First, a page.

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How to turn a hangover into a whale shark

  • TEXT THOMAS KOSIKOWSKI, JOHANNES RIFFELMACHER
  • ILLUSTRATION JANA FEDEROV

On Saturday nights, we all occasionally go overboard. Most times you don’t even want to know what exactly happened when you wake up the next day. This time, however, we make sure we remember every detail. It is way past midnight and we are already on our way home, as we walk past a hut in the harbor. A few seasoned fishermen sit out front with a bottle of tequila, playing dice. We stop and peer at the tabletop with curiosity. What’s that game they are playing? Suddenly the oldest of the gang fires off a few salvos of heavy Mexican fisherman’s slang in our direction. He is obviously convinced that we gringos won’t understand a word. We, however, understand his invitation only too well: “Sit down guys, we’ll play for your cherry.”

His puzzled look when we respond in Mexican vernacular is priceless. We tell him that we would love to join him for a game. Before he realizes what’s going on we are sitting at the table. The game is easy: doublets win, plus a few other rules. At the end of the day, it is mainly a question of luck.

Some say that drunken people are always lucky. If this is true we must have been the most tanked-up of all of them, because only a half-hour later, we manage to win a day’s fishing trip on the boat belonging to our fellow gambler – at half price. He gives us his word of honor that he will wait for us at the pier the next morning. We don’t believe him, but nevertheless pack up some fruit, vegetables and our snorkeling equipment. Hung-over, we drag ourselves down to the fishing harbor. And incredibly, the guy is actually there. He’s standing somewhat lopsidedly, squinting at the sun, but is more or less physically present.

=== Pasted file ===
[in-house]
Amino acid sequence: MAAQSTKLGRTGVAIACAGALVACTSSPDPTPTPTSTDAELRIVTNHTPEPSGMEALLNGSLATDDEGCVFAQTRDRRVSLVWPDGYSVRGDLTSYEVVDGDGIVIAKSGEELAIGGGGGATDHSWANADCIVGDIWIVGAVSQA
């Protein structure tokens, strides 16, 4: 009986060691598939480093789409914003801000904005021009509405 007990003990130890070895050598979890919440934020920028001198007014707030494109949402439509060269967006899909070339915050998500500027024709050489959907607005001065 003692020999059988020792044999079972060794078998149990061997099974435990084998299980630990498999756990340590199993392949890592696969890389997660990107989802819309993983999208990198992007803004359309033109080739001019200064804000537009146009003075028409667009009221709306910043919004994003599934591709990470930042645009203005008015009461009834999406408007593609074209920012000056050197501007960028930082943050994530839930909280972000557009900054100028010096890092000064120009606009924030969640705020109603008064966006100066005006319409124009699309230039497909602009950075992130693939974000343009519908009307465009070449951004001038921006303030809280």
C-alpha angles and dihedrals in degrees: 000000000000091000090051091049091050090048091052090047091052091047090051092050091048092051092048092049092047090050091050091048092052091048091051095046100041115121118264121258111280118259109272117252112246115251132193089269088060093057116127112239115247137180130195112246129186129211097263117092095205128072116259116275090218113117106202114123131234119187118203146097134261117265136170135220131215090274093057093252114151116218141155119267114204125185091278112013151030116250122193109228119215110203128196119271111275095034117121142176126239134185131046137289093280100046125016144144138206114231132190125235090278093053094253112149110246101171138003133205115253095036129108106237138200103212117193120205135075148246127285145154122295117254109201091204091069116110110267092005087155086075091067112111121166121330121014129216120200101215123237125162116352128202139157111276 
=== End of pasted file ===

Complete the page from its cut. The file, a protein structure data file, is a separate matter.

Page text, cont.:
We greet him with a handshake, smiling somewhat sheepishly, and climb onto his small boat. As we sail along a thin coastal strip towards the open seas, the soft breeze feels great after the long night. Approximately half an hour later – we had briefly dozed off ¬– our captain suddenly makes a sharp turn that almost knocks us off the boat. Then he brings the vessel to an almost complete stop. We have no clue what is going on, and brace ourselves for a surprise act of revenge for the previous night. “Tiburon ballena,” says the captain softly.

We don't know it yet, but this will be one of the best days of our lives

We don't know it yet, but this will be one of the best days of our lives

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A beautiful giant, more than 26 foot long. We're so in awe that we almost forget to breathe

A beautiful giant, more than 26 foot long. We're so in awe that we almost forget to breathe

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Let's hope he doesn't confuse the fish tatoos with something he wants to feed on

Let's hope he doesn't confuse the fish tatoos with something he wants to feed on

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Playtime with sea lions: the “lobos” greet us with noisy barking

Playtime with sea lions: the “lobos” greet us with noisy barking

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We jump overboard to join them in the water. The boys want to play

We jump overboard to join them in the water. The boys want to play